In the NBA, a superstar is measured by his presence. It cannot be tabulated in a box score—only outlined vaguely by scoring and rebounding totals, sketched out slightly by shooting percentages and raw plus-minus. It shapes a game even when a player seems not to be involved in the immediate action. The far side of the court is not beyond influence; the best players still dictate matchups, draw attention, and register doubt in their opponents’ minds. In the moment, that presence manifests as the unambiguous threat to take over any possession at any time.
LeBron James projects such terror almost casually. Games 5 and 6 of these NBA Finals were populated with all kinds of noise—cross-talk, suspensions, foul trouble, flare-ups—but effectively shaped by James. It was his jumper that busted the cushion of the Warriors’ defense, forcing Andre Iguodala to defend him more closely or surrender efficient attempts. With that shift, he pushed the Warriors back on their heels and found the means to get into the lane. From that came access to Cleveland’s game. The trouble of playing Golden State is that their switching defense can be difficult to break down and force into rotation. James has successfully compromised it in two straight games against every possible combination of Warriors.
Earlier in this series, James was productive but flummoxed. Iguodala is the most proficient on-ball defender against LeBron in the league and Draymond Green an ideal, roving helper. Between them, Golden State was able to apply pressure on the ball while shrinking the floor to eat into the most predictable passing lanes. James turned the ball over 19 times between Games 2, 3, and 4—unusual disorder from one of the most cerebral players in the league.
James then assumed complete control through the next two games of the series. When Golden State played a traditional center, he strung out pick-and-rolls and attacked the space of the recovery:
When the Warriors went small, James forced uncomfortable switches that brought an overloading defender to his side of the floor, if only to punish them with the pass:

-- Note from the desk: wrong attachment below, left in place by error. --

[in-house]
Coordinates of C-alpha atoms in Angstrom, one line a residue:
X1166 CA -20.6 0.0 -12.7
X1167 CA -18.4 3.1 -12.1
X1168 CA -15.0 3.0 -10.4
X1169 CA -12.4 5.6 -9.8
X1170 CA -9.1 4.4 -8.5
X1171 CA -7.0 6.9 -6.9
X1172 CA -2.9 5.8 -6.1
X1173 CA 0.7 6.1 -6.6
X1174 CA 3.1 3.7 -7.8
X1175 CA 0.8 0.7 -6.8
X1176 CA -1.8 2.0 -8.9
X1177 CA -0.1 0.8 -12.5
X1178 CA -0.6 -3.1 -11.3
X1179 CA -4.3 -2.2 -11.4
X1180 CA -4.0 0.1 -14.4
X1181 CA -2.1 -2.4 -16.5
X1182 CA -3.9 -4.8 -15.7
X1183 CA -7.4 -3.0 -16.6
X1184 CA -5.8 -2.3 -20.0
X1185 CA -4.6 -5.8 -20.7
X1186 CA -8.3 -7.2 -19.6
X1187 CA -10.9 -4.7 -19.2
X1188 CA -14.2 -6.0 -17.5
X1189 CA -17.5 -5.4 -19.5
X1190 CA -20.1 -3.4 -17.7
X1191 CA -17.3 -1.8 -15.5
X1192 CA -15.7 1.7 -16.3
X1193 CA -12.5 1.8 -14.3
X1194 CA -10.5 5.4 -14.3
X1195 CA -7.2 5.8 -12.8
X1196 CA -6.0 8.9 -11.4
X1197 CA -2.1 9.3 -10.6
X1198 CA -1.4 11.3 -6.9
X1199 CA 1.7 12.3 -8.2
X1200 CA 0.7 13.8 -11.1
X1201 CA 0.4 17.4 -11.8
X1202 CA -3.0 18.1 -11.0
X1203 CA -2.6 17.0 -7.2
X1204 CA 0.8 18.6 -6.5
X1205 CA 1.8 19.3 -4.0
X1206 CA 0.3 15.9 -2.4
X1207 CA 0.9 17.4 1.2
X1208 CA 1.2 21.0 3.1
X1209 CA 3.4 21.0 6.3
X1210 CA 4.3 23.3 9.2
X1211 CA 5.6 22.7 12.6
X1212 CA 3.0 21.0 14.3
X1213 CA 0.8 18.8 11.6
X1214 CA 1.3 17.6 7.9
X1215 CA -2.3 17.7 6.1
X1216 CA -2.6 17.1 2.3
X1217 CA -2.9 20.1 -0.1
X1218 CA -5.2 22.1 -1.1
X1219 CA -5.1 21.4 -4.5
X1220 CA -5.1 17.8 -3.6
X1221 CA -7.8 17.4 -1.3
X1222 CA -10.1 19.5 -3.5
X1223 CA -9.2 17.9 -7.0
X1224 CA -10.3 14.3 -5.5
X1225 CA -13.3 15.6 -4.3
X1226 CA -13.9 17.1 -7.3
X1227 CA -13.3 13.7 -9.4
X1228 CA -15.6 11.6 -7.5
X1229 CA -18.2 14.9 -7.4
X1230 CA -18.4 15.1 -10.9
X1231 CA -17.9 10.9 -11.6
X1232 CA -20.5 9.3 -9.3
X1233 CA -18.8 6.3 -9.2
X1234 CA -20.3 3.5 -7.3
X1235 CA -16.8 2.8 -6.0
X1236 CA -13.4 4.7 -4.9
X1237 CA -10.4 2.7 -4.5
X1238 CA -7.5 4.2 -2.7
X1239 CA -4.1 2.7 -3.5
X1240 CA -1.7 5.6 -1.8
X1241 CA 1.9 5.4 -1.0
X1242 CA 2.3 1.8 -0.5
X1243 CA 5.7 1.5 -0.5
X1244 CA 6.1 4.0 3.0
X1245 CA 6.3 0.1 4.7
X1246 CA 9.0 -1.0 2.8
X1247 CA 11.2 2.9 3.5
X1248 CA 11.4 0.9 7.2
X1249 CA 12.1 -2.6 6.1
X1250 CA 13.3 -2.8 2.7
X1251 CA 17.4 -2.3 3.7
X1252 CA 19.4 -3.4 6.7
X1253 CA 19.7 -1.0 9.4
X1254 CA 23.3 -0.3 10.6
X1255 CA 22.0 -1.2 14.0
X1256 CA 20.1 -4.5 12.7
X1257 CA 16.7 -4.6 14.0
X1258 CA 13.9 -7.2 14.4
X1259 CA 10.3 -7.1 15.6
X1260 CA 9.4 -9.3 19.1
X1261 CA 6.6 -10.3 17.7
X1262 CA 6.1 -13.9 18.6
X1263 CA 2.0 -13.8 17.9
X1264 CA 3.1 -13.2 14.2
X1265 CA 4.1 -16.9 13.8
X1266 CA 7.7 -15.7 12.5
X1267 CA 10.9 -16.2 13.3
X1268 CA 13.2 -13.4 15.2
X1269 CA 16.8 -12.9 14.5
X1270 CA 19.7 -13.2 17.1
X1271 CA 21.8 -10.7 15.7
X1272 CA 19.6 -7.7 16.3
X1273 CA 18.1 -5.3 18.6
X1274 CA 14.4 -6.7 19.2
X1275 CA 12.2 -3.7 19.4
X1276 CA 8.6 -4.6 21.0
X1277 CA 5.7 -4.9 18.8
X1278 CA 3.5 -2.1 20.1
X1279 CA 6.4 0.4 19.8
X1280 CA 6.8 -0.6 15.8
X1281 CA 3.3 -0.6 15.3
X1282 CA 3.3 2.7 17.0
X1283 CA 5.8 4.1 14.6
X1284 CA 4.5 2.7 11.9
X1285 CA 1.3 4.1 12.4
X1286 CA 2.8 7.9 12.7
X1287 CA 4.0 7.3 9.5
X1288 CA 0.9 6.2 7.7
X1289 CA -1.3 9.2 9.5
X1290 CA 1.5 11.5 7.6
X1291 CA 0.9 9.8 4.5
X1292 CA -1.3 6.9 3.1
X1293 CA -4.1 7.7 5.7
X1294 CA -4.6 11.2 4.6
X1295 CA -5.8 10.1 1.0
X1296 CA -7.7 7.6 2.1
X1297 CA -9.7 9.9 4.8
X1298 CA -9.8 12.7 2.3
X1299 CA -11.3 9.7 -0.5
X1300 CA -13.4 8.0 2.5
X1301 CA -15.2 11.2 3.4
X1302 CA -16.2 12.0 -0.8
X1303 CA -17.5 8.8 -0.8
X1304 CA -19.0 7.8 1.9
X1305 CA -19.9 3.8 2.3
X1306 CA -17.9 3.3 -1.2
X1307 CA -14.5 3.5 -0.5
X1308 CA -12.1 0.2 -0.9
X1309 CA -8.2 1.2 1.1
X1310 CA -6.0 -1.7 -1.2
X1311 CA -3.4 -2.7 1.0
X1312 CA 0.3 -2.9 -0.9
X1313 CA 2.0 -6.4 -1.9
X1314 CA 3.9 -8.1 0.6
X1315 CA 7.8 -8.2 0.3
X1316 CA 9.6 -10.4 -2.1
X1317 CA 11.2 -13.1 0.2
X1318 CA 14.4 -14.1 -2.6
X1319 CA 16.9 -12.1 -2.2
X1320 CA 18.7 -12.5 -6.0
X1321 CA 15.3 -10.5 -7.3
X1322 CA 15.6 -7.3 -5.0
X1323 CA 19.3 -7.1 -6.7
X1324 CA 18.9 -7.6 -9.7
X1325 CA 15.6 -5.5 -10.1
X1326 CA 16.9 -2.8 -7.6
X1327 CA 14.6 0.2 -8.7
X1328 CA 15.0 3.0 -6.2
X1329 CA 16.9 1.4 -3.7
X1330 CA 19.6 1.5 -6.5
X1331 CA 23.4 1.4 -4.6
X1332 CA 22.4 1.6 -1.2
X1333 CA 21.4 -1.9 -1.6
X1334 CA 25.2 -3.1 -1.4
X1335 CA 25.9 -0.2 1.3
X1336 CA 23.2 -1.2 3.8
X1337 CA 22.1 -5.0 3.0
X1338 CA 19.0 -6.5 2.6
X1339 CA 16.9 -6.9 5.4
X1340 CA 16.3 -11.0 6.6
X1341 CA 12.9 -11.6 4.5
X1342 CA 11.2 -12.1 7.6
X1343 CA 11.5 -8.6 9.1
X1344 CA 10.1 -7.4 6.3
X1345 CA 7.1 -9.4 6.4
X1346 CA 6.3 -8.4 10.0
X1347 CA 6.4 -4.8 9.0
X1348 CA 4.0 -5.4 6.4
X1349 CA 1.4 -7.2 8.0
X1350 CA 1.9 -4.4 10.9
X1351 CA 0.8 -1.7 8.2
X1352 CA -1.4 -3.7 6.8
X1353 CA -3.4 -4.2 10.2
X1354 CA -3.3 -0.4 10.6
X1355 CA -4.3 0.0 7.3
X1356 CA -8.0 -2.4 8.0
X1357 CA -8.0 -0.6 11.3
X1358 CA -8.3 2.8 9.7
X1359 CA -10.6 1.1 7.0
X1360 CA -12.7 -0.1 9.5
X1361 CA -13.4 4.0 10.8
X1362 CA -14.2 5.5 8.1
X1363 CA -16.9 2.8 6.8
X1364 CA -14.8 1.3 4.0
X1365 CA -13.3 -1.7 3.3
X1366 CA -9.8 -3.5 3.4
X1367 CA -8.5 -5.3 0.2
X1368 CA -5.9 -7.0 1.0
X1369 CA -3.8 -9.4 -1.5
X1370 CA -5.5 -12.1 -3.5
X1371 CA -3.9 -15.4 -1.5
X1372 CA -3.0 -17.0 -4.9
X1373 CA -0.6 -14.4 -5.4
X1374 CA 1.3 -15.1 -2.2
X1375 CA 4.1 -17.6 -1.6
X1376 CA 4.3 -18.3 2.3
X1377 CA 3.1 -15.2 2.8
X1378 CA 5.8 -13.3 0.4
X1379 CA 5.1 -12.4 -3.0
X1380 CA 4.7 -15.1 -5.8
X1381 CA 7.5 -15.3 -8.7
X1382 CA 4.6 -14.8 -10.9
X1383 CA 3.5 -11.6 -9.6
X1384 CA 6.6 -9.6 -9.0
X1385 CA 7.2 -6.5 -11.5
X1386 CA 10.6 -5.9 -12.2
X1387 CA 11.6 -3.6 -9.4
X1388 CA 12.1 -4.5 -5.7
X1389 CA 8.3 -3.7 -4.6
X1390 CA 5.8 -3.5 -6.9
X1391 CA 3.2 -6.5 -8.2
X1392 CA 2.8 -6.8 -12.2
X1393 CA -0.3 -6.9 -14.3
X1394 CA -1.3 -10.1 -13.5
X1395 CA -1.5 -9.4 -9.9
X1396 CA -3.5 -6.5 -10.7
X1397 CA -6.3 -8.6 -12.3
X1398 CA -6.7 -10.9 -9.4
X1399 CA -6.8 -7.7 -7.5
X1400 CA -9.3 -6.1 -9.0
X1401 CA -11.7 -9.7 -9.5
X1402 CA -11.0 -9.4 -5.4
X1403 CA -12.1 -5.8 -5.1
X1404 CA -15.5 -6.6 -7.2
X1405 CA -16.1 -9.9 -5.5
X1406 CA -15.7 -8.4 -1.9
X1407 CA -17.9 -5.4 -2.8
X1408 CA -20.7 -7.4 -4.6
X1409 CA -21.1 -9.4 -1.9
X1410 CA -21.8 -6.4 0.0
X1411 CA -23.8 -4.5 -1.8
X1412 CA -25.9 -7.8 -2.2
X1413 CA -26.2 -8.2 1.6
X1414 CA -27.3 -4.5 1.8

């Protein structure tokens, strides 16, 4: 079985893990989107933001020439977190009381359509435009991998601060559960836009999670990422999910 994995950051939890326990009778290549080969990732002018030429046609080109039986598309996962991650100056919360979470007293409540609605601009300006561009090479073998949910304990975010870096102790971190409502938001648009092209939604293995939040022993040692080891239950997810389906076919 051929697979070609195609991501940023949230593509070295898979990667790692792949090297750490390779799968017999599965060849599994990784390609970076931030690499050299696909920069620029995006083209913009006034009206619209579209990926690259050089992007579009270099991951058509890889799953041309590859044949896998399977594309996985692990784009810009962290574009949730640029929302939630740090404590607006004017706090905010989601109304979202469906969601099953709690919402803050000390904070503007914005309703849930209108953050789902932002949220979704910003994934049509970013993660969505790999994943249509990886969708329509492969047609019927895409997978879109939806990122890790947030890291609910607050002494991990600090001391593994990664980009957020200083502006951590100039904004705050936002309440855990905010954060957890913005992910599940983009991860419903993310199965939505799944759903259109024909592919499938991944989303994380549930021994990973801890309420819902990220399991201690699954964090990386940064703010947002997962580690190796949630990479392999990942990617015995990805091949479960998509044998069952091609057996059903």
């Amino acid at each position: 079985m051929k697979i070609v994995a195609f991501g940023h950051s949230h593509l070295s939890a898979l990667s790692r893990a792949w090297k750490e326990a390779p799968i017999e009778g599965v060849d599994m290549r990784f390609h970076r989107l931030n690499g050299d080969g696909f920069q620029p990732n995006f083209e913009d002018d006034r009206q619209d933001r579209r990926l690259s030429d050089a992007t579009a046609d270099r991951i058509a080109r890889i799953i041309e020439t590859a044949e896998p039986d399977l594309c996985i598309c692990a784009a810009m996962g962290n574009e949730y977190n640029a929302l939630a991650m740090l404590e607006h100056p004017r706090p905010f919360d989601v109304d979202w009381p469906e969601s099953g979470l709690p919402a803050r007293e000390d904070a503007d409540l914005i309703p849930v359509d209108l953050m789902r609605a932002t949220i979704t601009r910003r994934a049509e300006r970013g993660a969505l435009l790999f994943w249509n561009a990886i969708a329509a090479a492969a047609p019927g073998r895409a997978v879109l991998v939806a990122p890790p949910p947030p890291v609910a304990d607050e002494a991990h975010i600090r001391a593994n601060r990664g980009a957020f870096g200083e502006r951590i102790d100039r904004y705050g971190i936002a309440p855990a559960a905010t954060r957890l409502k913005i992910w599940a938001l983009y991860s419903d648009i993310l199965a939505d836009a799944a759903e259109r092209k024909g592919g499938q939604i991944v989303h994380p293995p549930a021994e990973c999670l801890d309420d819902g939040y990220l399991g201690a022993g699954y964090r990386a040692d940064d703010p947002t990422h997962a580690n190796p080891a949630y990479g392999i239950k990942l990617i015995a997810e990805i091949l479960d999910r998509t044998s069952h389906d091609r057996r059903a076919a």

Putting more bodies between James and the rim sprung leaks elsewhere, but covering him one-on-one set up some overmatched defender for the fall. Clout at that level engenders a certain hopelessness in an opponent. When James can not only score and set up his teammates with ease but go about both by manipulating the defense however he wishes, a team like the Warriors is left at the whim of a basketball genius.
And so it wasn’t enough for James to drop 41 points in the second straight game—he manufactured five of Tristan Thompson’s six field goals, assisted on 12 of J.R. Smith’s 14 points, and turned Mo Williams and Dahntay Jones (who hadn’t seen a minute of meaningful play in the Finals) into spot scorers. James made himself available and refused to be ignored, darting into the lane from 25 feet out for cuts and offensive rebounds to salvage stalled plays. No Warrior seemed able to shake James on defense, either; both Green and Stephen Curry pump faked James desperately only to have their shots blocked, while Klay Thompson hesitated and passed out of crowds when James was near. Fast breaks were rebuffed by James alone. In time, every possession became a LeBron possession.
Cleveland’s season was saved through that dominion. A team as good as Golden State could not be toppled twice in a row without help, though in so many ways James makes his own. A skilled marksman like Smith can make good on a pass rocketed right into his shooting pocket. The energy that Thompson expends every trip down the floor is validated by a playmaker who regards him as a primary target. Even the way that James runs, cuts, and defends sparks a panic that all Cavaliers can feed off of.
It is a testament to LeBron that Golden State, a team of remarkable basketball intelligence, has been prompted to do so many dumb things over the last two games. Great players inspire a senselessness in their opponents stemming from their unshakable frustrations. It is maddening to know that James is not only bigger, stronger, and faster than the man guarding him, but also several moves ahead. The Finals turned on that exasperation, and through it James and the Cavs might see a dream realized.